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By Elizabeth Tanner/The Post Dispatch—
The Texas House of Representatives will continue the 87th Legislative Session short one member as the results in the special election for House District 68 turned up short on Saturday.
Despite David Spiller, an attorney from Jack County and long-time board member for Jacksboro ISD, leading the race through the entire night, he ended up shy of the 50 percent required to avoid a runoff with 43.88 percent of the vote as the district’s largest county, Cooke County, reported votes to the secretary of state.
While the runner-up position went back and forth between the other three Republicans in the race, Nocana Old Boot Factory owner Craig Carter ultimately took the second spot with 17.81 percent of the vote.
According to an unofficial count from the state, Carter, who previously ran in the special election for Senate District 30 against then-Rep. Drew Springer and Dallas salon owner Shelley Luther, ended the evening only 57 votes ahead of Jacksboro financial planner John Berry and 162 votes ahead of Cooke County Judge Jason Brinkley. The lone Democrat in the race, Charles Gregory, a postal worker from Childress, came in last with four percent of the vote.
In Garza County, Spiller and Craig also topped the races with Spiller taking 40.31 percent of the vote with 77 total votes and Craig taking 22.51 percent of the vote with 43 total votes. Following was third-place candidate Brinkley with 19.90 percent of the vote with 38 total votes, Berry with 12.04 percent of the vote with 23 total votes and Gregory with 5.24 percent of the vote with 10 total votes.
With a rather slow election, 191 Garza County residents cast ballots, 110 of which were cast on election day. Out of the 81 ballots cast early, only seven were by mail.
And, with Spiller and Carter preparing to face off once again for Spiller’s House District 68 seat at a date yet to be determined, they are reminding their supporters of why they are the perfect candidate for the job.
Spiller, who refers to himself as an “honest honorable conservative,” focuses his platform on defending the second amendment, abolishing abortion, protecting rural values such as property rights and the growth of rural hospitals and water sources and supporting education.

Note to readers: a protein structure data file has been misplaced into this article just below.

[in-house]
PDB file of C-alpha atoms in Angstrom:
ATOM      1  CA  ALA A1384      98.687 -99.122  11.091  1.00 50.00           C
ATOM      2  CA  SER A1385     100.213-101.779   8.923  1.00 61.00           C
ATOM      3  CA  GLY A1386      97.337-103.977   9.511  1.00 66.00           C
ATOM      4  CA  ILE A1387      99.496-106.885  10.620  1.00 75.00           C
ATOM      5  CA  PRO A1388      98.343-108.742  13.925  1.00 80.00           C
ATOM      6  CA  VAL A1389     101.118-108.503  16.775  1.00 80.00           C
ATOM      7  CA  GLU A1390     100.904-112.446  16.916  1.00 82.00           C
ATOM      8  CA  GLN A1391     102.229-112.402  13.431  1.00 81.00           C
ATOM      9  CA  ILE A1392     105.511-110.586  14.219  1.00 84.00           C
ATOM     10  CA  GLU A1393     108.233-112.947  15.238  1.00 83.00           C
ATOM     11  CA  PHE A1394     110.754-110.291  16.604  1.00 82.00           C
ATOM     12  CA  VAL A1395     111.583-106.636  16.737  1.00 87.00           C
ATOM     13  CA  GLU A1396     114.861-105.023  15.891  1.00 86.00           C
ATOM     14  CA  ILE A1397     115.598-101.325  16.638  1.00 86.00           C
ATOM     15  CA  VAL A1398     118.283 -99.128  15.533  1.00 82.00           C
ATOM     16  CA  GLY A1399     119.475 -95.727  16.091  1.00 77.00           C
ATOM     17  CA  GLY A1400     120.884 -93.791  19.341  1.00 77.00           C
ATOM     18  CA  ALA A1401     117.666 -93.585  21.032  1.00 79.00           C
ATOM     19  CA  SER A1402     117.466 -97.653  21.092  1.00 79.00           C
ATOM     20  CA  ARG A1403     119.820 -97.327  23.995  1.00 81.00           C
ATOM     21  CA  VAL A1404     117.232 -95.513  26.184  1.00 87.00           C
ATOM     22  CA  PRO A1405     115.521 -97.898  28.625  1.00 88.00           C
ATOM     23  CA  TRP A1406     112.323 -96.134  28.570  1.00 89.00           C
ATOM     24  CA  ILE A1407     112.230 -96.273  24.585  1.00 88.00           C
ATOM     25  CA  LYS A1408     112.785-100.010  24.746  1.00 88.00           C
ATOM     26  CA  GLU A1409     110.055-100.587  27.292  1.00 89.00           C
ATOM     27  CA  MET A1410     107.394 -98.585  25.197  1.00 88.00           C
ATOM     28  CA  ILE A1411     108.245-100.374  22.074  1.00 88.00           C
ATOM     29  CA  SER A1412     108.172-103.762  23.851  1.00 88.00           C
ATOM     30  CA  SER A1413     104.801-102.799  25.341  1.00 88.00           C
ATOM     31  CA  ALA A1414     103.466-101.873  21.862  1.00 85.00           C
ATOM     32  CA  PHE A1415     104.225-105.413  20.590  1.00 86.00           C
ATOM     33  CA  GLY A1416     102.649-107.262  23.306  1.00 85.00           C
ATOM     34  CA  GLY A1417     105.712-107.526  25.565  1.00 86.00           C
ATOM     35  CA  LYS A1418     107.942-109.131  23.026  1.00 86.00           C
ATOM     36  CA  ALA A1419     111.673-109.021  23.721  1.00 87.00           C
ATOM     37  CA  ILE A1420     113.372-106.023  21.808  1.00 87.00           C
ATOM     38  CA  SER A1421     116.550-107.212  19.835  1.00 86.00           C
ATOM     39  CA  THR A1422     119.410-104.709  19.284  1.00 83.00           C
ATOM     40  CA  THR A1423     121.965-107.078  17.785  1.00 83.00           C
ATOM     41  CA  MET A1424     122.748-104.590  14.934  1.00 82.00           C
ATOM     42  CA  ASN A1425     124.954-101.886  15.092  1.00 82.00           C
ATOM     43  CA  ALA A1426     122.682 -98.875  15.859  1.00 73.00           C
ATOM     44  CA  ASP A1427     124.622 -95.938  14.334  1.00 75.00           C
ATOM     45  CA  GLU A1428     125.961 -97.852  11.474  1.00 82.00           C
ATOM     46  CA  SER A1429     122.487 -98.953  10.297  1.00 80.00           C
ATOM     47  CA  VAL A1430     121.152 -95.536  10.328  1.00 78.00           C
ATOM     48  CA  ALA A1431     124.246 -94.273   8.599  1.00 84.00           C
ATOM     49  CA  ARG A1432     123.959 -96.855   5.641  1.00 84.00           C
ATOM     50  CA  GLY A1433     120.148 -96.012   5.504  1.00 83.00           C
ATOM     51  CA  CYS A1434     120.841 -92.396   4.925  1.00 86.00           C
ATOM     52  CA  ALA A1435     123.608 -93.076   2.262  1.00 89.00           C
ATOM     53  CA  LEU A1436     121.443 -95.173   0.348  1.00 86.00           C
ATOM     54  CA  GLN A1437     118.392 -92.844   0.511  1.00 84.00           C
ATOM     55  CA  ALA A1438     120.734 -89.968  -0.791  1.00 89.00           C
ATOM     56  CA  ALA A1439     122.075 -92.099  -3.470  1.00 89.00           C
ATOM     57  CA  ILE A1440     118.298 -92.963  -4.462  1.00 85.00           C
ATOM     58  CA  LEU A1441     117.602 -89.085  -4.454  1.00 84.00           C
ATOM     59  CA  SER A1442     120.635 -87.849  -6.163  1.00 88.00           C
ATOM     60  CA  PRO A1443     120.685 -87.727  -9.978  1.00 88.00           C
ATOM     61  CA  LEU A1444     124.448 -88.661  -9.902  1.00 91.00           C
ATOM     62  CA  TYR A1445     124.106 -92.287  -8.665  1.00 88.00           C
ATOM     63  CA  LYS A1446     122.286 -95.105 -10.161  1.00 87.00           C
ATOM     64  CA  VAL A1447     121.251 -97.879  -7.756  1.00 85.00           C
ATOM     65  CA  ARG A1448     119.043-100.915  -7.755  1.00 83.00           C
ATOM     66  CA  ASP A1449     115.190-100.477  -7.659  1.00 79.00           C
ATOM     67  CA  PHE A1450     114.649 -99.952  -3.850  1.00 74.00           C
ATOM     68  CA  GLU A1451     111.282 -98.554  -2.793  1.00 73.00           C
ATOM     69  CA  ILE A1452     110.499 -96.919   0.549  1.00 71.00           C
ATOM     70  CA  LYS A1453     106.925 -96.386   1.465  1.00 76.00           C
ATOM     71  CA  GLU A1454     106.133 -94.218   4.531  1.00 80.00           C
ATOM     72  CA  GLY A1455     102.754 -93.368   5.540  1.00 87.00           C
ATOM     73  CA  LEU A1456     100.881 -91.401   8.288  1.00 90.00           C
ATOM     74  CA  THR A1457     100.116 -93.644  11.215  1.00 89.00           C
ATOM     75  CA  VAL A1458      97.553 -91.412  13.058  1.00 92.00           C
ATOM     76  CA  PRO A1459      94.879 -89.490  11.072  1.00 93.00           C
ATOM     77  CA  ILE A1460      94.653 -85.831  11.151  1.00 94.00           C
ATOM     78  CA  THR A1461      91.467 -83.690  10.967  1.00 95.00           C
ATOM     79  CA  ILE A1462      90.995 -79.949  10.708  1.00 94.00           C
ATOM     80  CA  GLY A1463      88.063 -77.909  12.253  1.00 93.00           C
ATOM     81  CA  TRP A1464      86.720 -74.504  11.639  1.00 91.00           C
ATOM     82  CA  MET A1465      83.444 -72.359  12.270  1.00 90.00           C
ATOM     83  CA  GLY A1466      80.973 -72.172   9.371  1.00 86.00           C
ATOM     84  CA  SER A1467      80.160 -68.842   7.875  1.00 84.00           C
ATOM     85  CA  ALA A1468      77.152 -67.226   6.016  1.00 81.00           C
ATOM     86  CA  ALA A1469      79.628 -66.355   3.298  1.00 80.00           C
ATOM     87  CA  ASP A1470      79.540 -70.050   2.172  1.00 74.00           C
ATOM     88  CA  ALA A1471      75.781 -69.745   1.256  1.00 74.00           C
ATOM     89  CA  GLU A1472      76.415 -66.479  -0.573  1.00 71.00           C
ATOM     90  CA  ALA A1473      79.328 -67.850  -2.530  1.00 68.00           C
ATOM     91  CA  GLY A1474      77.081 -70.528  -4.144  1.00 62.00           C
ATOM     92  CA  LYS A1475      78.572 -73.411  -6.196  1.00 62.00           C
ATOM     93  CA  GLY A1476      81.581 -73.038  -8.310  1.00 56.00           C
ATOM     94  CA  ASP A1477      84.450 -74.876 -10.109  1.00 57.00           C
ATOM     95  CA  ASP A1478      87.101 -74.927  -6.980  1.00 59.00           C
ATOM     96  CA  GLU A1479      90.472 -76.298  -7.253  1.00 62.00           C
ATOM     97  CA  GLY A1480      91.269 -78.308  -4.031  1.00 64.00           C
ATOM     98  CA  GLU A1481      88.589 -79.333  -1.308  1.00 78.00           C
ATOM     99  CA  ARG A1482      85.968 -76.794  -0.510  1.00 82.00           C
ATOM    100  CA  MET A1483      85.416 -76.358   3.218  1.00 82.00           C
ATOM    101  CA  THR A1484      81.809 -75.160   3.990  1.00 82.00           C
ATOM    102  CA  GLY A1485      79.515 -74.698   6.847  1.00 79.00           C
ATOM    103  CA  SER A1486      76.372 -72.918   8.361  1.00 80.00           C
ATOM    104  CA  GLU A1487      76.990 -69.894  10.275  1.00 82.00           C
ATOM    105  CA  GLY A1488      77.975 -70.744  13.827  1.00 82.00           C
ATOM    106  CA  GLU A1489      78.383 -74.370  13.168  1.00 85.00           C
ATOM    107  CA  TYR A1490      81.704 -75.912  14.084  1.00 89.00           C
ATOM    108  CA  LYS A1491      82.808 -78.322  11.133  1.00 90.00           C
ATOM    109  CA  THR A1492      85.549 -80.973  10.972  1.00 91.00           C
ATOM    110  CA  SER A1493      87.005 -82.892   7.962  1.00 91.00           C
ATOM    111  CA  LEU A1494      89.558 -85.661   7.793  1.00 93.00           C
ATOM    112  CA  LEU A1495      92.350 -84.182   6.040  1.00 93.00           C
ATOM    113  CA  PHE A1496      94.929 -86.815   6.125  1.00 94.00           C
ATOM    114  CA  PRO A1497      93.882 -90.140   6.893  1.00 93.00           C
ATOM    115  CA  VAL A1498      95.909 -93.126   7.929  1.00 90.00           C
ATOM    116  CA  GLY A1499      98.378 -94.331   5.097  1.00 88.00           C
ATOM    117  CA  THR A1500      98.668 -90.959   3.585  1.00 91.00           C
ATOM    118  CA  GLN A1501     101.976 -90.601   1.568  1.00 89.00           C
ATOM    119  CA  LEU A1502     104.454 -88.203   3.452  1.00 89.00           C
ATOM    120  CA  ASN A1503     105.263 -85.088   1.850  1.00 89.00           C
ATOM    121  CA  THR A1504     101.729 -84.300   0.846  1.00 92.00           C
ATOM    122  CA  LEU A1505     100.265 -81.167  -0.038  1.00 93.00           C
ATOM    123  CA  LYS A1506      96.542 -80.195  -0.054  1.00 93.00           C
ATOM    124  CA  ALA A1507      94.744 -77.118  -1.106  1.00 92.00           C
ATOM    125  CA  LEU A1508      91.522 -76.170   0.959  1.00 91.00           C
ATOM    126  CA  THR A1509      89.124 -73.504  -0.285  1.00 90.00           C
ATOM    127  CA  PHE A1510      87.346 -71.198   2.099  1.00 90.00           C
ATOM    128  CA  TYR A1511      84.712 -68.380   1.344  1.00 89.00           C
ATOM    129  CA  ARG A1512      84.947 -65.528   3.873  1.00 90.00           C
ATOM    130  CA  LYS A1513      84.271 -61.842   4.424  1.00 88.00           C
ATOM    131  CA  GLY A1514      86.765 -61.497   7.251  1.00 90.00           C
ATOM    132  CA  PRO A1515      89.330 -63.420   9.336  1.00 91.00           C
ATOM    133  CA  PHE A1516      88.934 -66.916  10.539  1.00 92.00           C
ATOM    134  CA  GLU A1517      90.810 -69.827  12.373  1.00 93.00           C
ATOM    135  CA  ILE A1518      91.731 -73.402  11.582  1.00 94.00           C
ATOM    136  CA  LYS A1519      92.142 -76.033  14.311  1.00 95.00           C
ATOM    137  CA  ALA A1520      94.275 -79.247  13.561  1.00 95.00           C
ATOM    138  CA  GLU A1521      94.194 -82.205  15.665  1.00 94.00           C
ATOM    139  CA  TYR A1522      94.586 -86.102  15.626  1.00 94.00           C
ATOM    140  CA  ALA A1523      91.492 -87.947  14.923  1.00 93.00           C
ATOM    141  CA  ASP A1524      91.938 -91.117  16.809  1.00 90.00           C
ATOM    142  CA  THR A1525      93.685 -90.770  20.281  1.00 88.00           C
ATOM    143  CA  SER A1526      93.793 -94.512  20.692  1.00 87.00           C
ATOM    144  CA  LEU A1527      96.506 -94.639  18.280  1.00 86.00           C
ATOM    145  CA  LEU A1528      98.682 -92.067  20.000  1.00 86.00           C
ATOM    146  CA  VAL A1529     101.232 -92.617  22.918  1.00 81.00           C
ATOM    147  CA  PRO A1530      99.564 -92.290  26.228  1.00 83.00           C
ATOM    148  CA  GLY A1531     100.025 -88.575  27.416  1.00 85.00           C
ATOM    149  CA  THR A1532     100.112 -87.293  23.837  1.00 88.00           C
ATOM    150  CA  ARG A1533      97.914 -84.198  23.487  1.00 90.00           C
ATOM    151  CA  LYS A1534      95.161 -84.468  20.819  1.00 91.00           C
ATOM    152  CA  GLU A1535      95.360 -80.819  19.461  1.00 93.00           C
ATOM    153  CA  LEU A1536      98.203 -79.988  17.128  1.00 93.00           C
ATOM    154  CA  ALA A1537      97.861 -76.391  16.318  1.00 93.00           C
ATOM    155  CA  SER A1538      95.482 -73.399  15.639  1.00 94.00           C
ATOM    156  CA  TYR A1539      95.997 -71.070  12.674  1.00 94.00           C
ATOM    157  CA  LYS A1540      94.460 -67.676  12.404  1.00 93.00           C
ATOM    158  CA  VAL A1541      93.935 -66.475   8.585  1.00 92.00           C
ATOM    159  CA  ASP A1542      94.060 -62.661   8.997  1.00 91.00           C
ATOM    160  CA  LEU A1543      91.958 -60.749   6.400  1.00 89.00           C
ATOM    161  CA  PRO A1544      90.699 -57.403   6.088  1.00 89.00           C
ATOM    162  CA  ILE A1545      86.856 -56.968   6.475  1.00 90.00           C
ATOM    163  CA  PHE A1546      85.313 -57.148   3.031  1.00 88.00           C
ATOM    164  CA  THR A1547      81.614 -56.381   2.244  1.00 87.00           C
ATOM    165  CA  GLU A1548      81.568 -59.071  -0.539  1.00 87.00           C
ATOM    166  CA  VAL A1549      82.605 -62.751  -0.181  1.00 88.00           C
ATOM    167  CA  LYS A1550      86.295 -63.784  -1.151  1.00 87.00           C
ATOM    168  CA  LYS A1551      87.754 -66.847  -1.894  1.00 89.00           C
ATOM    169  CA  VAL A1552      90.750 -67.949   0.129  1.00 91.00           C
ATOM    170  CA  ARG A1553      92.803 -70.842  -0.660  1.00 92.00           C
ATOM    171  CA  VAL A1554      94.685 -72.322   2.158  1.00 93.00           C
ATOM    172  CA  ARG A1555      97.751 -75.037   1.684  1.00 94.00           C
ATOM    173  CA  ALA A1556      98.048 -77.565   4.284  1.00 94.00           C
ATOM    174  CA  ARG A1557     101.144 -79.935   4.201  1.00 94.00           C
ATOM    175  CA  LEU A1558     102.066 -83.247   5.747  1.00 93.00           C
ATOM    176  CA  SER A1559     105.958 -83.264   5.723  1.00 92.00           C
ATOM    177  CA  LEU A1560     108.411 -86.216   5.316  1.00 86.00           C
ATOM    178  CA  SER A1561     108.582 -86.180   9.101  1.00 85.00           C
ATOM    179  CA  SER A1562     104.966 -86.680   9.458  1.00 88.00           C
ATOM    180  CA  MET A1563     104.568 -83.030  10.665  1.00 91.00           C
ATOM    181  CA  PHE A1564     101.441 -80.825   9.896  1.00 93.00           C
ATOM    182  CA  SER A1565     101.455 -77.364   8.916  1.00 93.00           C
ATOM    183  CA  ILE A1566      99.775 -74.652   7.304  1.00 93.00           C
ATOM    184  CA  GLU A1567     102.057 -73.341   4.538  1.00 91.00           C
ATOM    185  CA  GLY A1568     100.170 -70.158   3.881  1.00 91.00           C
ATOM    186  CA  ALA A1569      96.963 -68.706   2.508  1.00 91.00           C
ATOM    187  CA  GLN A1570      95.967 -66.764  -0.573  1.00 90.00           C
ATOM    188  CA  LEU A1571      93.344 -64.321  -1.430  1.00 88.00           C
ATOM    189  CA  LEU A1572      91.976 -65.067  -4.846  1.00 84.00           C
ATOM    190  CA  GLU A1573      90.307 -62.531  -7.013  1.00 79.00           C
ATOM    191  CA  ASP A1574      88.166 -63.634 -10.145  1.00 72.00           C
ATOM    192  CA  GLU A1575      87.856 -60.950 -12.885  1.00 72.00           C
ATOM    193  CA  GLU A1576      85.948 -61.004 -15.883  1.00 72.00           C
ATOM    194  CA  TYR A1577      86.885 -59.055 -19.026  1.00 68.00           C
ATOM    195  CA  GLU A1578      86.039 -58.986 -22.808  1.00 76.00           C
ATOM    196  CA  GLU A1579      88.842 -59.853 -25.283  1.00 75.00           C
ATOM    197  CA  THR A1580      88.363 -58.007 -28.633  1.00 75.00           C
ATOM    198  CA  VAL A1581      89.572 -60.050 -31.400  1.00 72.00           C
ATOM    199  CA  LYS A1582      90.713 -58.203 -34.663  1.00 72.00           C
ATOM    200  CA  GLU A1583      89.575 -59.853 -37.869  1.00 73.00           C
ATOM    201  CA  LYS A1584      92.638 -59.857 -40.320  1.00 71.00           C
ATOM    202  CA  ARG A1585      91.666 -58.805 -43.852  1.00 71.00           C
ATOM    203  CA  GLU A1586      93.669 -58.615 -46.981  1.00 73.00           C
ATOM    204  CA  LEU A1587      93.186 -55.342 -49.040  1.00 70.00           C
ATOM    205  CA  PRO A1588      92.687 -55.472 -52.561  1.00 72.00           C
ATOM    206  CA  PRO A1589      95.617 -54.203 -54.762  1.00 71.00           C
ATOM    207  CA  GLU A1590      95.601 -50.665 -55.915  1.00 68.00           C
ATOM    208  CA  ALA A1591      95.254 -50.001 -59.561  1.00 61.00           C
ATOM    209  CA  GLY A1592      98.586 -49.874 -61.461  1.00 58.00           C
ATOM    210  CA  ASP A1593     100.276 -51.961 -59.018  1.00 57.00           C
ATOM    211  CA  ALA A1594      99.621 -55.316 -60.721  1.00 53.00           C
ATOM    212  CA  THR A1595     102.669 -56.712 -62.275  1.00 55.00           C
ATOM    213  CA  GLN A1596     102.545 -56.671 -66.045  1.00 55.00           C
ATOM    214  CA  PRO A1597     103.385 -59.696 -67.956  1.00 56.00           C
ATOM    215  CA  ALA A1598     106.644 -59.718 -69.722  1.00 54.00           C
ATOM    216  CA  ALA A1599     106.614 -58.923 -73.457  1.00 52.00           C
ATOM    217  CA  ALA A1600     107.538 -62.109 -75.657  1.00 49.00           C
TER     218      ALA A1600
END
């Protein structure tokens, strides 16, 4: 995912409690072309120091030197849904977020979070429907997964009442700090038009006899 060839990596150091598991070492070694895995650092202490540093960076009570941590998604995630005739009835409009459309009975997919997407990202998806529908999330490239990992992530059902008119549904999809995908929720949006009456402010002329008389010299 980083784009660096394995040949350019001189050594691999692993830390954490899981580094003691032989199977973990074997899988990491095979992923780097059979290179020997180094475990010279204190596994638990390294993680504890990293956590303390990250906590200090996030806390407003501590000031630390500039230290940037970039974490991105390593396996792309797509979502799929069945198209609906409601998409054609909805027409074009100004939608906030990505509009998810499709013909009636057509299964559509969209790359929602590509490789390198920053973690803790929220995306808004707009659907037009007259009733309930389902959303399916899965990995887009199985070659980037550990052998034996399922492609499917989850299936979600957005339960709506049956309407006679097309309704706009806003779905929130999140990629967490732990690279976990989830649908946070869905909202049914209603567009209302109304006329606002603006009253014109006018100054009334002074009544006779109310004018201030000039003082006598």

“I look forward to advancing and defending the conservative principles, beliefs and values of the people of the district,” Spiller said. “I’m proud to live by our shared conservative values each day. We’ve got to work hard to protect our way of life from the urban legislators working to raid our resources and tax dollars. I’m committed to protecting our conservative way of life.”
Carter, who refers to himself as “a working man’s conservative,” lists his top priority issues as reducing property tax, adopting consumption tax, abolishing abortion, growing the Texas economy and spurring new job creation, defending the second amendment, setting term limits, fighting fraud and corruption, securing the border from illegal immigration, protecting history and monuments, standing behind law enforcement and protecting parental rights for education, upbringing and medical care.
“We have a lot of career politicians in local government, but not nearly enough blue-collar leaders committed to doing the heavy lifting for middle class families,” Carter said. “That’s why I am running – to bring a working man’s approach to our state government. That means rolling up my sleeves and focusing on improving schools, passing property tax reforms and growing our economy. It’s time we provide hope and a brighter future for everyday working families.”
To learn more about Spiller or Carter before the runoff election, visit spillerfortexas.com or craigcarterfortexas.com.